I’ve talked about Ryze in the past as a place I’ve enjoyed going to. In the beginning, there was a vibrancy to it, and people were joining in numbers of hundreds a day. I remember reading about it in a Lockergnome newsletter I was receiving at the time.

Ryze was great. There were all these different networks around where people could talk to each other on all sorts of topics. Everyone got a home page where they could talk about their business, and there was this box where people could leave greeting messages to each other. You could even send private messages to each other. You could even start your own network, though you had to be a paying member for that, but it only cost $10 a month, and you could have more than one network; life was pretty good. I belonged to at least 12 to 15 networks myself, and went almost religiously a few times a day.

Then, at some point, something happened. It wasn’t fresh anymore, and management seemed not to notice, or want to do anything about it. There were many suggestions made to management via a network only for network leaders, and it seemed we were being ignored. Someone started another network for network leaders only, and its purpose was to complain about what management was saying and not doing.

Suddenly, networks stopped working, as some owners gave up their paid memberships, and Ryze never had a plan for how to pass a network along to someone else once the leader left. Many long time participants who had tons of “friends” on the site left. Ryze’s answer to this was to set up different paid levels of service, take away some options that had been given to everyone at a period in time, and still not address the problems that people were talking about.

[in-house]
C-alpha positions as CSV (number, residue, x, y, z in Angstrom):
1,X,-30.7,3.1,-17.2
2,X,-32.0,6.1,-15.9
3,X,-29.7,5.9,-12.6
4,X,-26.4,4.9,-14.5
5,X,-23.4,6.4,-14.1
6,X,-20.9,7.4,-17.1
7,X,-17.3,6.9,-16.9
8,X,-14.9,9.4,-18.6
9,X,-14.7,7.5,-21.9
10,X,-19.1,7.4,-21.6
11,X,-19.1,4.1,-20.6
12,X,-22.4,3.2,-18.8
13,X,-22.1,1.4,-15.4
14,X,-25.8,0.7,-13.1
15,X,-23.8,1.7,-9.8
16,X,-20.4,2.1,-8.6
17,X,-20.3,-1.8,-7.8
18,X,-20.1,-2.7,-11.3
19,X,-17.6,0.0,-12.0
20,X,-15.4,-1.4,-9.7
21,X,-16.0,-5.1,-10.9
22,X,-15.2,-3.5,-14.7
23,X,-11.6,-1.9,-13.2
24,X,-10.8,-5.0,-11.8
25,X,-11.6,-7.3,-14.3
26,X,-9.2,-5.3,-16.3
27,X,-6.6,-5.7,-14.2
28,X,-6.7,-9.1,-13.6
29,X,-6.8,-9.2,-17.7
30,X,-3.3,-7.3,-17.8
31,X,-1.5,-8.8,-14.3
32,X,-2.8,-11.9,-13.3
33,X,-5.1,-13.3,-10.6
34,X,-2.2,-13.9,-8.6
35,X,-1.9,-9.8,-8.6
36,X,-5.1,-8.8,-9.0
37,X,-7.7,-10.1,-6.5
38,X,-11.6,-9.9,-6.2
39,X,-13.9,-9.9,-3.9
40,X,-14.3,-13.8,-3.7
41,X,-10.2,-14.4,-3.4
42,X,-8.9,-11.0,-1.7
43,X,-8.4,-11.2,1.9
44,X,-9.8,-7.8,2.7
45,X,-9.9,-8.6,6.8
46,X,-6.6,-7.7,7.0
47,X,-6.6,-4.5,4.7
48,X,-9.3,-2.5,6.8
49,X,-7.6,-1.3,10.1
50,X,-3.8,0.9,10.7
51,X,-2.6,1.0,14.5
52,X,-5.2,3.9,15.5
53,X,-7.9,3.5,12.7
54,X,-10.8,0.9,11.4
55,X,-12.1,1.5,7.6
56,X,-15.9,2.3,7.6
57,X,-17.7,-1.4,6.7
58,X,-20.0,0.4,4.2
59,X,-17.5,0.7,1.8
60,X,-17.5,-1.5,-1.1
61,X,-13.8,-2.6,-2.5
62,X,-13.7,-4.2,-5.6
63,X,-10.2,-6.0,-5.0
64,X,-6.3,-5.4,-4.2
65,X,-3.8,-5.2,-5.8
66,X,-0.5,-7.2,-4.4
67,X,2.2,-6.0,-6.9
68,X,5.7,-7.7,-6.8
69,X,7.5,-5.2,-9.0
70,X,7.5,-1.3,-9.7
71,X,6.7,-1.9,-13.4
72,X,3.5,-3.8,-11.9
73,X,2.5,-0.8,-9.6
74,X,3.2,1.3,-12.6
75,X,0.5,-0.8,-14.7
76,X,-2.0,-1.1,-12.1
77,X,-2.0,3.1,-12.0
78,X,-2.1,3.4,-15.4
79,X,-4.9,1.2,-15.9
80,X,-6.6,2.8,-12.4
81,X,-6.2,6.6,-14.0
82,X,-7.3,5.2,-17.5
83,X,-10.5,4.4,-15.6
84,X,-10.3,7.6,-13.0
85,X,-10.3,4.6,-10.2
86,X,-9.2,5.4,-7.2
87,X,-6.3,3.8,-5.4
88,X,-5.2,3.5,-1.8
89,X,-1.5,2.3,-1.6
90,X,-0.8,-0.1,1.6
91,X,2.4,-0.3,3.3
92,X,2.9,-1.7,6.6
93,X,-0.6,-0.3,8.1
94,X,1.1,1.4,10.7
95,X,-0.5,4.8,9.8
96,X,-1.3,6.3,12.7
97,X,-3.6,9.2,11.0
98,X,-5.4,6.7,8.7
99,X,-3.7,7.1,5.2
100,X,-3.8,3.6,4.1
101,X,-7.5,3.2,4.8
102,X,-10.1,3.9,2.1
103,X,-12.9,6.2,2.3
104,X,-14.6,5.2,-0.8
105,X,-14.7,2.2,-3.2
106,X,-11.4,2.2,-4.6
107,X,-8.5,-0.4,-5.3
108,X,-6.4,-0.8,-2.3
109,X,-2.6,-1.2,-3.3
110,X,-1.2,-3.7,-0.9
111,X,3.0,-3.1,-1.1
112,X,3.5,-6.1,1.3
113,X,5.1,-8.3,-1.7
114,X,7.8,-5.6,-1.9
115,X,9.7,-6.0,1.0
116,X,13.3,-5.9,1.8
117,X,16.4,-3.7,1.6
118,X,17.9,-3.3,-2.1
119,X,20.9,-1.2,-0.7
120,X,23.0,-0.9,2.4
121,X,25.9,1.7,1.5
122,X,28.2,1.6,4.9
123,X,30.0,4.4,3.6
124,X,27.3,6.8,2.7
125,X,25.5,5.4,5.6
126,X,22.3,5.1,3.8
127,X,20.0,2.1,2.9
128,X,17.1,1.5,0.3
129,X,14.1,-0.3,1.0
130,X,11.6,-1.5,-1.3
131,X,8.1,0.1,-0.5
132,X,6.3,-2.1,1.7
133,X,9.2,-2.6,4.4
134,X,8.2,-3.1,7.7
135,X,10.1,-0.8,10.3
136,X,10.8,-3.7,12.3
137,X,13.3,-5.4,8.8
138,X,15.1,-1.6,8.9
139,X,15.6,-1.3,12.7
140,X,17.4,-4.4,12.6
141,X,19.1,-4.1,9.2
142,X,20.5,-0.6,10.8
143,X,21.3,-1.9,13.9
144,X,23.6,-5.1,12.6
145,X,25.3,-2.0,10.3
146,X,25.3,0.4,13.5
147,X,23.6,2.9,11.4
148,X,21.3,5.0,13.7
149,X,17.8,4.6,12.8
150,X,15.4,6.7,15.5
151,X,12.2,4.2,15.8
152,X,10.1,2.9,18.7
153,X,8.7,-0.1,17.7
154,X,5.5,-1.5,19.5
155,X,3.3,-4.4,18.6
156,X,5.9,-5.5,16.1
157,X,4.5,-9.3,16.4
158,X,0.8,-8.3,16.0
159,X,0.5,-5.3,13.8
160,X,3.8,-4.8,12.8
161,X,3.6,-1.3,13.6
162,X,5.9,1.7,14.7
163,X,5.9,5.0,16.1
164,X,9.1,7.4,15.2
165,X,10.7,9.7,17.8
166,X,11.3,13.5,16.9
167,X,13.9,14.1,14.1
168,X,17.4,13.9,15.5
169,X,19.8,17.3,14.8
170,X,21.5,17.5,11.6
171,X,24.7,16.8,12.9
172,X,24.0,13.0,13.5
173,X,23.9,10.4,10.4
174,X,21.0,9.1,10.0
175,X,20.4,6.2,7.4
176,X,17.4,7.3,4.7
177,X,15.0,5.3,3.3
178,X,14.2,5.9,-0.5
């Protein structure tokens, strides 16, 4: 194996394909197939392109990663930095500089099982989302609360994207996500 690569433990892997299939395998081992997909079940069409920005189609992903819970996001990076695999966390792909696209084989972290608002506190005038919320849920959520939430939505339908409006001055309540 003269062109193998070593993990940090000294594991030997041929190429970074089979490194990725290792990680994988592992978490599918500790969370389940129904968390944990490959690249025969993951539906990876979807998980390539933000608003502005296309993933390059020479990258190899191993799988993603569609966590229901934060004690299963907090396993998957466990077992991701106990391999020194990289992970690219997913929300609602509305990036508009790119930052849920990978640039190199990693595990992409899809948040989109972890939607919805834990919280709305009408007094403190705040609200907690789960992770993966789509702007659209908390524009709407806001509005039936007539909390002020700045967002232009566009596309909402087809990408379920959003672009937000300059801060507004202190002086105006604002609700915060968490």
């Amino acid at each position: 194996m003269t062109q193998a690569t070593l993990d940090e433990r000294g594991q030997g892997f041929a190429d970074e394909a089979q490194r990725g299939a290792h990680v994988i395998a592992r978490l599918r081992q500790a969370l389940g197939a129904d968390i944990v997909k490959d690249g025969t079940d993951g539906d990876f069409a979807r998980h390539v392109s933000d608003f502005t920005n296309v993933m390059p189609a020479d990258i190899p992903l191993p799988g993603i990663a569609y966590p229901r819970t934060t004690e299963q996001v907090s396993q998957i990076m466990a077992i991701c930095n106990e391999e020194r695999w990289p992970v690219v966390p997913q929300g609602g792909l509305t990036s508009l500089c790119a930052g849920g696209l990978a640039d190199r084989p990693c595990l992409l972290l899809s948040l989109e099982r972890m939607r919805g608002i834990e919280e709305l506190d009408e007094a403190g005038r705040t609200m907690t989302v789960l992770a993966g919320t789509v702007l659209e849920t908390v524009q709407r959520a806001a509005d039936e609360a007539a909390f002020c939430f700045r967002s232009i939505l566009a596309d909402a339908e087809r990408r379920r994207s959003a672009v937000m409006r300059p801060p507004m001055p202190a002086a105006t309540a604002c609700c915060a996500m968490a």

Finally, Ryze started getting more and more competition, and its audience was younger or more focused. LinkedIn, Ecademy, and some others started up, geared towards business owners who had nothing to do with MLM, a negative buzz phrase that probably gets more terrible reactions than it deserves, mainly due to a few people who are over the top, including the ones on Ryze who constantly badgered you with offers to join them in making money when you already had your own business. You had MySpace, then Facebook, and now Ning, different platforms that offer different things that Ryze can’t offer.

Ryze is still in the picture, but it’s fading fast. Just this past week four long time network owners announced that they were closing shop and moving on. Basically, they’re not going to pay for it anymore, and at some point the network will remain, but it’ll be dead. That’s a tragedy and a shame, and these days I’m down to 3 networks that I still belong to, but which I rarely visit. If I get to Ryze once a week it’s a miracle.

Here’s the thing. Just like the premise in the book Squawk, which I mentioned a couple of weeks ago, management has to be ready to change with the times. Old answers that were perfect in the beginning don’t always get it done in the present, and may not work in the future. If you as a leader is more interested in looking good or being right rather than getting things working and moving in the right direction, you’re going to end up with failure. Not that you’ll never recover, but odds are that by the time you’re ready to finally address things the end is pretty much upon you.

The only tried and true thing that I know of that continually works in this world are the abilities to listen and the abilities to adapt and change. If you can’t do that, then you and your business might be the next entities hoping for help with a government bailout.